714 Fed.Appx. 191 (3rd Cir. 2017), 16-1953, Conley v. Federal Bureau of Investigation

Docket Nº:16-1953
Citation:714 Fed.Appx. 191
Opinion Judge:PER CURIAM
Party Name:Kevin CONLEY, Appellant v. FEDERAL BUREAU OF INVESTIGATION; United States Department of Justice
Attorney:Kevin Conley, Pro Se Jordan M. Anger, Esq., Caroline A. Sadlowski, Esq., Office of United States Attorney, Newark, NJ, for Defendants-Appellees
Judge Panel:Before: JORDAN, RESTREPO, and SCIRICA, Circuit Judges
Case Date:November 28, 2017
Court:United States Courts of Appeals, Court of Appeals for the Third Circuit

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714 Fed.Appx. 191 (3rd Cir. 2017)

Kevin CONLEY, Appellant


FEDERAL BUREAU OF INVESTIGATION; United States Department of Justice

No. 16-1953

United States Court of Appeals, Third Circuit

November 28, 2017


Submitted Pursuant to Third Circuit LAR 34.1(a) November 24, 2017

Editorial Note:

This opinion is not regarded as Precedents which bind the court under Third Circuit Internal Operating Procedure Rule 5.7. (See Federal Rule of Appellate Procedure Rule 32.1)

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On Appeal from the United States District Court for the District of New Jersey (D.C. Civil Action No. 3-14-cv-05829), District Judge: Honorable Peter G. Sheridan

Kevin Conley, Pro Se

Jordan M. Anger, Esq., Caroline A. Sadlowski, Esq., Office of United States Attorney, Newark, NJ, for Defendants-Appellees

Before: JORDAN, RESTREPO, and SCIRICA, Circuit Judges



Kevin Conley appeals pro se from an order of the United States District Court for the District of New Jersey granting the defendants’ motion for summary judgment in this action brought pursuant to the Freedom of Information Act ("FOIA"), 5 U.S.C. § 552, and the Privacy Act ("PA"), 5 U.S.C. § 552a. For the following reasons, we will affirm in part, vacate in part, and remand for further proceeding consistent with this opinion.


In April 2011, Conley, a state prisoner in New Jersey, submitted a FOIA/PA request to the FBI. The FBI administratively divided the request into two separate inquiries: (1) records pertaining to Conley himself (Conley Request); and (2) records pertaining to the Restriction Fragment Length Polymorphism (RFLP) DNA analysis that was in effect in January 1995 (RFLP Request). Conley also requested a fee waiver.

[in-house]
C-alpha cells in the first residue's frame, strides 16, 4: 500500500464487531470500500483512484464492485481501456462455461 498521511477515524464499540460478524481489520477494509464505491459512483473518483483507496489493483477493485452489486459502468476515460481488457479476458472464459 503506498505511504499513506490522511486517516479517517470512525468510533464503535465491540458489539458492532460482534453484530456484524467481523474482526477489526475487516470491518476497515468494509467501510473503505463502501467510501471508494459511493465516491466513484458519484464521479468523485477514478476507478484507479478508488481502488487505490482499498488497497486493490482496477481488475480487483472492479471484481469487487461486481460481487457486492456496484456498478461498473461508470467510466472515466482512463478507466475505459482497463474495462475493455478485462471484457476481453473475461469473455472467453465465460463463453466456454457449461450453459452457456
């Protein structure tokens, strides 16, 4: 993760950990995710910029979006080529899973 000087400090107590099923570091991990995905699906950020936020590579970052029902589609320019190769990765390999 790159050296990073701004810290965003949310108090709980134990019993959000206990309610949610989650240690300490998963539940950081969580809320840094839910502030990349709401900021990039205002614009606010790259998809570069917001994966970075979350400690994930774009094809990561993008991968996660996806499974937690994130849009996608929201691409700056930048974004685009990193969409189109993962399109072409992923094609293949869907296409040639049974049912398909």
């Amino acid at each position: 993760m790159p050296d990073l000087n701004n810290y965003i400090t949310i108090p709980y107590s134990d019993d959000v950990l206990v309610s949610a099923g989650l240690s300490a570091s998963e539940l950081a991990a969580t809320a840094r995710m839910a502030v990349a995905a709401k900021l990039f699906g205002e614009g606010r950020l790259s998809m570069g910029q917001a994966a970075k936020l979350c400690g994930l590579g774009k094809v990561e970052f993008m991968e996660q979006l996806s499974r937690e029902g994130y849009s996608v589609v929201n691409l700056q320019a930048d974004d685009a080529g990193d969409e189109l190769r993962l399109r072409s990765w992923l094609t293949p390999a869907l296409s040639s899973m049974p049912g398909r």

In response to the RFLP Request, on October 27, 2011, the FBI released 107 pages in full or in part from the June 1996— July 2000 RFLP manual. The FBI withheld information under 5 U.S.C. § 552(b)(7)(E). Conley timely appealed to the Department of Justice’s Office of Information Policy (OIP), challenging the redactions and arguing that the manual was not responsive to his request for RFLP policy and procedures that were in effect in January 1995. The OIP affirmed the FBI’s response by letter dated August 21, 2012.1

With respect to the Conley Request, the FBI denied a fee waiver. Later, by letter dated December 16, 2011, the FBI provided

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Conley with responsive records. In particular, the FBI advised Conley that it had reviewed 212 pages and that 172 pages were being released in full or in part.[2] The FBI withheld information under 5 U.S.C. § 552(b)(6), (b)(7)(C), and (b)(7)(E). No fees were assessed. Conley filed an administrative appeal, which was received by the OIP on March 1, 2012. The OIP denied the appeal as untimely because it was not received within 60 days of the FBI’s response. See 28 C.F.R. § 16.9(a) (2011).